Designed , developed & Hosted By Kishoo, Barkur


This column will feature the aricles from Barkurians, recalling their memories of Barkur !


Send your contributions to

 This column will be uploaded every fortnight. The names of the writers will not be published, if requested.

This page is updated regularly, please refresh or reload on your visit


Wanna fish with me, the fish for curry?

"Chiru, Mali melli?" (Chiru, have you caught any fish?) "Vhoi melli, hanvem thodi kadi keli ani thodi bhazli. Jevnank ie sangata bosun jevuiam. Magir illi kodi vhor bhurgiank zali."

I remember the words in the Bible 'Jesus chose fishermen to fish men.' However, the people rom Barkur especially those who live on the riverbank, do rise with a fishing rod and start their day by catching fish.  It wasn't a 'surprise stink' if one smelled fish but the joy of fishing was, one would murmur in mind, 'I caught one, you will catch next, or I shall prove my share by shoring another caught in my hook'.

Several persons would fish in a particular spot and that would be a fish bank for all the fishing patrons.  I was no exception to fishing as I grew in a similar atmosphere. I have seen people fishing in the mid-river, in chest deep waters, equipped for battle against the water current that kept them all the time attentive 'when will I have my last hook hooked,' and the bag filled with shoal. Some people would appear suddenly very early in the morning already done fishing, and others would take as a hobby by starting to fish, as though, fishing is a  macho 'thing to do',  as if they did a favor to the fishing culture, wearing Sunday best clothes!

Fishing was not only done during the season but also round the year in different forms that involved fishing rod, kuttali, makkeri (made out of split bamboo reeds), zalh (net achored to two bamboo poles) bolpu   (palm leaves weaved to a long rope, pulled at two different ends to catch chipparam, (blue gills), kanne bodi (two long sticks, to corner and the freaking lady fish), chood (coconut leaf torch) gas light, gallh (crab catcher using chicken intestines), gorunchem, sunktam dhorchem, (shrimp catching), vagem utla, (fish surfacing from hybernation at the first rain shower), spear fishing, and you know, by many a more methods.   The fish is so shrewd, just like the ostrich, when they see intense light, or unusual material like yellow palm leaves in motion, they bury their heads in the sand, thus you can pick them without any chasing. The cheapest way of catching fish was to place a net at the entrance of water canals at high tide, wherein, the fish get trapped, and some of them used to jump above the net, to fall right into a boat or another net suspended above water. At low tide the canal is practically dry, and all you have to do was to pick up the fish in agony, drowning in the unpolluted clean virgin Barkur air.  You had enough fish to last for a week, even without refrigeration!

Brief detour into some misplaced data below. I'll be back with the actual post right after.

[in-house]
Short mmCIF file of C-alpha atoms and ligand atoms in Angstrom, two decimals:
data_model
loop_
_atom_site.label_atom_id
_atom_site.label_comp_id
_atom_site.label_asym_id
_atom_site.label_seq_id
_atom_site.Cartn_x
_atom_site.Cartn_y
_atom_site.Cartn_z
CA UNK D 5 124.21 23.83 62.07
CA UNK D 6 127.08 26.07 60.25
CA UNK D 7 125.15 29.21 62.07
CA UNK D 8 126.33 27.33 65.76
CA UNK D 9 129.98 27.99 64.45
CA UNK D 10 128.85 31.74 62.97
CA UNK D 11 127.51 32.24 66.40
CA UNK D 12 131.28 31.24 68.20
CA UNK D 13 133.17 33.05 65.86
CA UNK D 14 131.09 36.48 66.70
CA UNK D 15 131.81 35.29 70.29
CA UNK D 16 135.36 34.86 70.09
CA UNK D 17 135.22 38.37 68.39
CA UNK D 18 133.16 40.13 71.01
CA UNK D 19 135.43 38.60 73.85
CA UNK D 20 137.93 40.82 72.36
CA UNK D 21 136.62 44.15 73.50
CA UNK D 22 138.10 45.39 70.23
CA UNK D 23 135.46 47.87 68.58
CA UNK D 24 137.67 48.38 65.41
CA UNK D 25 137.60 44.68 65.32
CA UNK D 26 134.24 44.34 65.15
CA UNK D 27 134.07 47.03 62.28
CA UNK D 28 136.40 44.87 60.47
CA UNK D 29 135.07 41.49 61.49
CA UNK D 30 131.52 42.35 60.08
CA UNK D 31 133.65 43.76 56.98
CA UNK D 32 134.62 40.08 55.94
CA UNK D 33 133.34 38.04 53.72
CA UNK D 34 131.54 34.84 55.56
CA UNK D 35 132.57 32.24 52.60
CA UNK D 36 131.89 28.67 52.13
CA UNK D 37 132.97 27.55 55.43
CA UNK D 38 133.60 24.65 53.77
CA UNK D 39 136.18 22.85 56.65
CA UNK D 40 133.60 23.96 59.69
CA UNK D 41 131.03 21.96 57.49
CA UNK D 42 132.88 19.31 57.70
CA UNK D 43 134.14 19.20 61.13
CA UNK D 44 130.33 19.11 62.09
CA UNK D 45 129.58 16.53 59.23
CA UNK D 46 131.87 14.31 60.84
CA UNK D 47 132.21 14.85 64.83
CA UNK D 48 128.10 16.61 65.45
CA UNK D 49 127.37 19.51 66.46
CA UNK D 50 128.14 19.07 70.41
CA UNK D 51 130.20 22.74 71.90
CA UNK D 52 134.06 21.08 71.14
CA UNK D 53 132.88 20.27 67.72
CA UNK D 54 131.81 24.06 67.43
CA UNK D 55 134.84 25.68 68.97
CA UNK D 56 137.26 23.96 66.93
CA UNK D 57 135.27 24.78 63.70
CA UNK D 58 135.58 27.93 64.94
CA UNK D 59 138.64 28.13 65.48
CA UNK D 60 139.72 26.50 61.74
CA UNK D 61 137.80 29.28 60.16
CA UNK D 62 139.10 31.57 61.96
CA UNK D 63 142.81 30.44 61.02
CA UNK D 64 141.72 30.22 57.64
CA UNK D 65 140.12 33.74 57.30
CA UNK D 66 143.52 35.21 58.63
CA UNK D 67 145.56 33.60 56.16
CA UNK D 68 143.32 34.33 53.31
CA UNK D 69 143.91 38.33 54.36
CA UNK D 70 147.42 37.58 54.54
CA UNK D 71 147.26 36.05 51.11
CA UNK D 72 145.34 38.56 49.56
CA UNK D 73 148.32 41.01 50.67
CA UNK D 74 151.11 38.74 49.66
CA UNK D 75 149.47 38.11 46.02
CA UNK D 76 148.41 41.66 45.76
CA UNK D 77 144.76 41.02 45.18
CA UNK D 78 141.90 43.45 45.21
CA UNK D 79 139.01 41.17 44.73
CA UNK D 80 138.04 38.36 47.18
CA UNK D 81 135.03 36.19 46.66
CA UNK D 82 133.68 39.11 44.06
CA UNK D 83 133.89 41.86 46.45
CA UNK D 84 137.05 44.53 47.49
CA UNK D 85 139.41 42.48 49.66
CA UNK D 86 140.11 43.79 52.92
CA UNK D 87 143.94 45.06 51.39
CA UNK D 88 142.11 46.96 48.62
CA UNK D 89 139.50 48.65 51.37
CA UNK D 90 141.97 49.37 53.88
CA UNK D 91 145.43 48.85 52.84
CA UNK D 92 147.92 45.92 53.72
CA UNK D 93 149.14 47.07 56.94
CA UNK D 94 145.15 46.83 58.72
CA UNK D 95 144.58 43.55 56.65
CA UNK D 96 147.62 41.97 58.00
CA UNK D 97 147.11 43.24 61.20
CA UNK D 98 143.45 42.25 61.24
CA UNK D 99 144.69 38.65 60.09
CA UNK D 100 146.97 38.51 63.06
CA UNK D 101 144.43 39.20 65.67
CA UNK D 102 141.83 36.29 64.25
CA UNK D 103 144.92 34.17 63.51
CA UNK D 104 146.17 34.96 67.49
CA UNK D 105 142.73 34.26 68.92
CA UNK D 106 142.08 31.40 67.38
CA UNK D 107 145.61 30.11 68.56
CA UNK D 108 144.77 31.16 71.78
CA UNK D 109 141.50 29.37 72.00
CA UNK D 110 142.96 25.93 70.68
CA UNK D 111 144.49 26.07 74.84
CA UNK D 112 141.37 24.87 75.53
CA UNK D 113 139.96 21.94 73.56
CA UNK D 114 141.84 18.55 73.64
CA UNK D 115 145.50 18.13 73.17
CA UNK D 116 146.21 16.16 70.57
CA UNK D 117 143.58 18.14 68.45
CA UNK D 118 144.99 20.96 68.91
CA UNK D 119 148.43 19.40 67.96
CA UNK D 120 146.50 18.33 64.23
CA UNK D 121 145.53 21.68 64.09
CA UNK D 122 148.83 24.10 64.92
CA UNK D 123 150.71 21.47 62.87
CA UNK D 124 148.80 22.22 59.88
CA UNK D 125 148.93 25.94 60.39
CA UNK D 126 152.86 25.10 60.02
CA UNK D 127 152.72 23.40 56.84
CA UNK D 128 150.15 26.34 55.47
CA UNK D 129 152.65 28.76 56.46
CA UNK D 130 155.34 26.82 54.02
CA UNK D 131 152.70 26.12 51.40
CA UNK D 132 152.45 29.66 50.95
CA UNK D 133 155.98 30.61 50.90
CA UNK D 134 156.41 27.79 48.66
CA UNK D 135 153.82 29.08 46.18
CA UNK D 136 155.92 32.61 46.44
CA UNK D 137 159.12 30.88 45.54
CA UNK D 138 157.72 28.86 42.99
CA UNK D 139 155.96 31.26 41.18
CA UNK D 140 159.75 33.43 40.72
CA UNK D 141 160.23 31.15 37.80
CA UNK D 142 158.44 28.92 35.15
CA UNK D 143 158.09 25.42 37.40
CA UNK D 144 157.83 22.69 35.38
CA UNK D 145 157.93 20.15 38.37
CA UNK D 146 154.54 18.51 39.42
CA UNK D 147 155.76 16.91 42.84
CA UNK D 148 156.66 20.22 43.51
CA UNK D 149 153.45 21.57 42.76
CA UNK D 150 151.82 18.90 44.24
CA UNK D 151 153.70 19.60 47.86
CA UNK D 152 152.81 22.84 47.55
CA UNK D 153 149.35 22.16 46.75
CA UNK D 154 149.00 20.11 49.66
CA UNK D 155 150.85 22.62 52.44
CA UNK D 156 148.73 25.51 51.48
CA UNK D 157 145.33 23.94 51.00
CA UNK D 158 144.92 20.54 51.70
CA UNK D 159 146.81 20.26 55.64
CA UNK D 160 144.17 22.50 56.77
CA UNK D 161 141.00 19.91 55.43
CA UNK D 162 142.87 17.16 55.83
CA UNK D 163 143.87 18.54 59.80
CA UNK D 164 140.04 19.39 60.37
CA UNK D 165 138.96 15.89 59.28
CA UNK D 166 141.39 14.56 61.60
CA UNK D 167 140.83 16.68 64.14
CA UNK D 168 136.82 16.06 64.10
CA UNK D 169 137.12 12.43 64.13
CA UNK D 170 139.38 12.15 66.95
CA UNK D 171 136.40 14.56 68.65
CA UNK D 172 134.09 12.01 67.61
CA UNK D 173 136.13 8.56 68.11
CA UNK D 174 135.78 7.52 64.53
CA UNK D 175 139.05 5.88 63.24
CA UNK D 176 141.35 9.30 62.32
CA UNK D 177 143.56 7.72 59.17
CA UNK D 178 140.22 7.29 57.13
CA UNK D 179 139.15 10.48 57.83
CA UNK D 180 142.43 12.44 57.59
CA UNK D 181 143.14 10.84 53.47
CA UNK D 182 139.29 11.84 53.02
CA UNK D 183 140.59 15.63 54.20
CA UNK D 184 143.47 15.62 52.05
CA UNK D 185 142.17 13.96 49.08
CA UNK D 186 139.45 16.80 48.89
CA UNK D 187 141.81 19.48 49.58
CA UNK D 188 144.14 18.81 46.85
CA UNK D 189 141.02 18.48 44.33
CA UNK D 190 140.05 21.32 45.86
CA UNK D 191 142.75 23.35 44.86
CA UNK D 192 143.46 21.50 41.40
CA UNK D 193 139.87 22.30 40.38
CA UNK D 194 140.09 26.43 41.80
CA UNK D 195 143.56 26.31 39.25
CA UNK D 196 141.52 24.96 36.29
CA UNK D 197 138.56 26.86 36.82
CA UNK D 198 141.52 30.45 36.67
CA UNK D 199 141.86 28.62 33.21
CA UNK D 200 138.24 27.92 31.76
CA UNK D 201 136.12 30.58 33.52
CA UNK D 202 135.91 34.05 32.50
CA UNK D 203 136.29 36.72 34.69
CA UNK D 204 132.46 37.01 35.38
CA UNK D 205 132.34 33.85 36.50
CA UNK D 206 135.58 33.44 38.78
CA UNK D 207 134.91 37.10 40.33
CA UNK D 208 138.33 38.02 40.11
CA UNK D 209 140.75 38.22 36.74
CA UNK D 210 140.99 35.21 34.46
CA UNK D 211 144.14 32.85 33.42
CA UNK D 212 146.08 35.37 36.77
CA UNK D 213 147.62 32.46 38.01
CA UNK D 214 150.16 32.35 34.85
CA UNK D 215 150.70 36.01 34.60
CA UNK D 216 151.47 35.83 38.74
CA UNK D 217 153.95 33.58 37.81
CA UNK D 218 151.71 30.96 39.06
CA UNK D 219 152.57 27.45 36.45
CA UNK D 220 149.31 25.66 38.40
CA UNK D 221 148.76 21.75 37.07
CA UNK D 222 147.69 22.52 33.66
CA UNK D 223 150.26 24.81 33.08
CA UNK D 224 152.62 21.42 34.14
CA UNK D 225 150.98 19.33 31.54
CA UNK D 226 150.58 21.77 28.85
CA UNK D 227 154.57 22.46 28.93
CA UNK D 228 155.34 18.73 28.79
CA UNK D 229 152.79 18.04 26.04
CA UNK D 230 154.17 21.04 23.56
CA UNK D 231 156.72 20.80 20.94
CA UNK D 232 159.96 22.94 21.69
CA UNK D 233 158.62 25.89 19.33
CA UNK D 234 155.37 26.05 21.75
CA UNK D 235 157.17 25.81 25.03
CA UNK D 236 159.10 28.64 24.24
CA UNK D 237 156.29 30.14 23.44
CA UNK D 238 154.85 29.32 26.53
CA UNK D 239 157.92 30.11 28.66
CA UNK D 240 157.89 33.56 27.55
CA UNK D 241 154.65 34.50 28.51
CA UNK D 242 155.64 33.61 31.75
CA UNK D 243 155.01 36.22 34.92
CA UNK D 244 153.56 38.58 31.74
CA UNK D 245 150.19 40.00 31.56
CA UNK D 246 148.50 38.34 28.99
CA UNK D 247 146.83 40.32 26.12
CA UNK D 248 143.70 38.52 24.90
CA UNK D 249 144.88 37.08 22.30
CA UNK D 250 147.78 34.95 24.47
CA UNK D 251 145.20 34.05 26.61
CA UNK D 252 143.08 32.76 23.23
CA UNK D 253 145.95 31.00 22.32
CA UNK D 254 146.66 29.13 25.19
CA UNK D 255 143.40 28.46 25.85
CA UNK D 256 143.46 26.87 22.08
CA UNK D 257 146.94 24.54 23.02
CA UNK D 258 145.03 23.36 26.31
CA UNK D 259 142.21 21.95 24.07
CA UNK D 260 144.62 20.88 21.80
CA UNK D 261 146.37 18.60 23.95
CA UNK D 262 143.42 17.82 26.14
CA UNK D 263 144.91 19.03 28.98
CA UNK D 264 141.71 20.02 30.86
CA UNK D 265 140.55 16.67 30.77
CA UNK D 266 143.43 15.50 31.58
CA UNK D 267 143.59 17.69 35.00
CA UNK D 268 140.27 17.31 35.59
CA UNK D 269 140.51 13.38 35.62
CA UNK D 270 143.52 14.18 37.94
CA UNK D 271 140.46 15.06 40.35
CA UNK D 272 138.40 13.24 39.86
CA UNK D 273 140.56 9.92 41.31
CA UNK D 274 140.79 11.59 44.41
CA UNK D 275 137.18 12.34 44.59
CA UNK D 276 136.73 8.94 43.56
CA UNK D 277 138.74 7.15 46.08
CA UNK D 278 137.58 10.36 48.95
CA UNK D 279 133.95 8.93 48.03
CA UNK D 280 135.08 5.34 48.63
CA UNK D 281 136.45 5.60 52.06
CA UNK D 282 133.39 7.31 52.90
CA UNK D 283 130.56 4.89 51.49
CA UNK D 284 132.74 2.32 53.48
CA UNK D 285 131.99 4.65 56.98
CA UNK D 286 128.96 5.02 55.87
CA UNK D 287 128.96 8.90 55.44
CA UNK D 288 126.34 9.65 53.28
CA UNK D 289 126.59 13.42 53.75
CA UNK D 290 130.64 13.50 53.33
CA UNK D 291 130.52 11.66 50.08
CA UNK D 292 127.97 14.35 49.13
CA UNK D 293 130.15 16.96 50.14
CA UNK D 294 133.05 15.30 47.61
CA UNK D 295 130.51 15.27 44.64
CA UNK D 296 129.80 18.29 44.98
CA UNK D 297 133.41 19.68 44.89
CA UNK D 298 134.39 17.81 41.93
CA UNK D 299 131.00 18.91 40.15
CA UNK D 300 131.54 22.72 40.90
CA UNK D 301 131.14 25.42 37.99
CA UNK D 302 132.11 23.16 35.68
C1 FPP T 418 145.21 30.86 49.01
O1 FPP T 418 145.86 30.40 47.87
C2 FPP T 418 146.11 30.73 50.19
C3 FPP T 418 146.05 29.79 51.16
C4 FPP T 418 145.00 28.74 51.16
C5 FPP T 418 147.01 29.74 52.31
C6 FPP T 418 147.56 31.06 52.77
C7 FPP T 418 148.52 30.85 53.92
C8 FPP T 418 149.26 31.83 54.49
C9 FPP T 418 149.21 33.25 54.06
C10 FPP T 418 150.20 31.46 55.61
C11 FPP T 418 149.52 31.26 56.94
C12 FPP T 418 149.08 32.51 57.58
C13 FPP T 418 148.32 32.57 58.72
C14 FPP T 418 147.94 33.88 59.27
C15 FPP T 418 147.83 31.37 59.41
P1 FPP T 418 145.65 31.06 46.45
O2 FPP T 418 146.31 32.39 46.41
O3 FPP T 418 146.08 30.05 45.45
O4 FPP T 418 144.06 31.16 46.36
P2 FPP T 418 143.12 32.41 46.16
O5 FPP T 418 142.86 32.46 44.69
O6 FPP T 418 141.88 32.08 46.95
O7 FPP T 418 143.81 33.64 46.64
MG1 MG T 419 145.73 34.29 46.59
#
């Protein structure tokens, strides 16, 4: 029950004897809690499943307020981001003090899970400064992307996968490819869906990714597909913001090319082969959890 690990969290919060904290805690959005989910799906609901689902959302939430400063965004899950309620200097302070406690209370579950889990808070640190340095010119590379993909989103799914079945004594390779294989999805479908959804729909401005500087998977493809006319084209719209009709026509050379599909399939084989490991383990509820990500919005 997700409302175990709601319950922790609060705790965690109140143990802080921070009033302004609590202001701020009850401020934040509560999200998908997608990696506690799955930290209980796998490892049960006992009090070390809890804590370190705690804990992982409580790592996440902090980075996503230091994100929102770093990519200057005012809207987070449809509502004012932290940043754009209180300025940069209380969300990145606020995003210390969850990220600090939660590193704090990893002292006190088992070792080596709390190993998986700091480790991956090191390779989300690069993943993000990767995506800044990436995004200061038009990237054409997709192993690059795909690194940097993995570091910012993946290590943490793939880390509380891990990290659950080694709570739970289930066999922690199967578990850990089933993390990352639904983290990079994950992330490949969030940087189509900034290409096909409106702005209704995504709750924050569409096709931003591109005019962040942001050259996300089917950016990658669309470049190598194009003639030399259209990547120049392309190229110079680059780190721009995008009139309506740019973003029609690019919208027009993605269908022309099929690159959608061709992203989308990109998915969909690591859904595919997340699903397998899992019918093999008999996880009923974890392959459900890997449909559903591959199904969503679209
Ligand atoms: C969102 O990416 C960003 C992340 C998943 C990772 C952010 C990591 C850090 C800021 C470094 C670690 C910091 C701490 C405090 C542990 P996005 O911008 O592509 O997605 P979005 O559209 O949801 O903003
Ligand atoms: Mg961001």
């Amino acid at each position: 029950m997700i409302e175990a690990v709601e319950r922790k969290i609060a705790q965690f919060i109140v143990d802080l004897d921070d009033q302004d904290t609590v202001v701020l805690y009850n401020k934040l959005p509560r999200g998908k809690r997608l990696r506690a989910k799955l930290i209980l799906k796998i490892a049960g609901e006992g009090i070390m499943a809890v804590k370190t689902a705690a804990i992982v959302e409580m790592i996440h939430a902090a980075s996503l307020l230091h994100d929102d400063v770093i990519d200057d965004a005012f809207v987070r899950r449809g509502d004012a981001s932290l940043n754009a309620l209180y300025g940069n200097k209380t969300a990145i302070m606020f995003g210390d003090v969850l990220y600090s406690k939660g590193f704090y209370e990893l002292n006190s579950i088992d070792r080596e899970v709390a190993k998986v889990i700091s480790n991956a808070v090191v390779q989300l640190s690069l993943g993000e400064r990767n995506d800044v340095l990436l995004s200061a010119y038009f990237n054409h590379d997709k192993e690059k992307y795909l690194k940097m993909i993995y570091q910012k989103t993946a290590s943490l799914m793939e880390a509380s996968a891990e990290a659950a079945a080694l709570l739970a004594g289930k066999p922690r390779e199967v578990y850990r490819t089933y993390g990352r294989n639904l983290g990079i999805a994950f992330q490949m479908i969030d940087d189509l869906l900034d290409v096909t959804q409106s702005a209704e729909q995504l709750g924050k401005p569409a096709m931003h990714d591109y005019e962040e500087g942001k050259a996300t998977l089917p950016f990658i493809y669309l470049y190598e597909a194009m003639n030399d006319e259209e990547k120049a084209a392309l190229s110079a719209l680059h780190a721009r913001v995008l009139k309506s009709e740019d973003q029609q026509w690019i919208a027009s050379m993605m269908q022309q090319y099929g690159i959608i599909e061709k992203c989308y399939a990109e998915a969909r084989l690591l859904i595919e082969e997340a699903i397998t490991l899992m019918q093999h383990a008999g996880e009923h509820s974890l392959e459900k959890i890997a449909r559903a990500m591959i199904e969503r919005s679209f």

The above terminology sounds mostly in Konkanny, as my mother tongue was my mode of understanding and communicating, as a child.  Some Konkanny expressions can never be translated without losing its intended meaning, hence our Konkanny folks, talk Konkany, eat Konkany and breathe Konkanny, whenever possible, even though this is not a bread winning language for some of us.

I fished in my early days till I left home to join a good cause. (No, I am not planning to catch men, unless they want to join me!) I remember the days when I had no fear of any reptiles or any matter (broken glass, plant or fish thorns, or sharp stones or shells), which would poke my hands and damage/scratch my leg or bare feet while fishing.  I was courageous enough to fish day out and day in with my fellow members of the family or friends.

Most of the time fishing was a game and a gamble, and fun.  If you ask me how big was the last fish you caught, I would show my right lengthy arm and show 'so big' keeping the pointing finger straight and the thumb at the base of the pointing finger! Where all did you fish? I would say, in side the house and out side too.  I have fished from my window! Inside, when the river gets flooded, out side when the flood waters recede, in the river, pond, pool, in the well and in even in the rice fields. Best catch I would have was from the river, catching Matte (name of the fish).

Array, you haven't heard the high lights of my tricks and gimmicks of catching fish yet. Shuuu, I should have started with it!  However, I shall do it now because, the times I had such amusements only when I declared myself as that, 'can catch fish in installments' as a professional standing for an hour and catching one fish at a time. Yeah, to understand what I mean: 'to catch five fish, I had to stand for five hours!!!'   If you want to develop patience, then go fishing!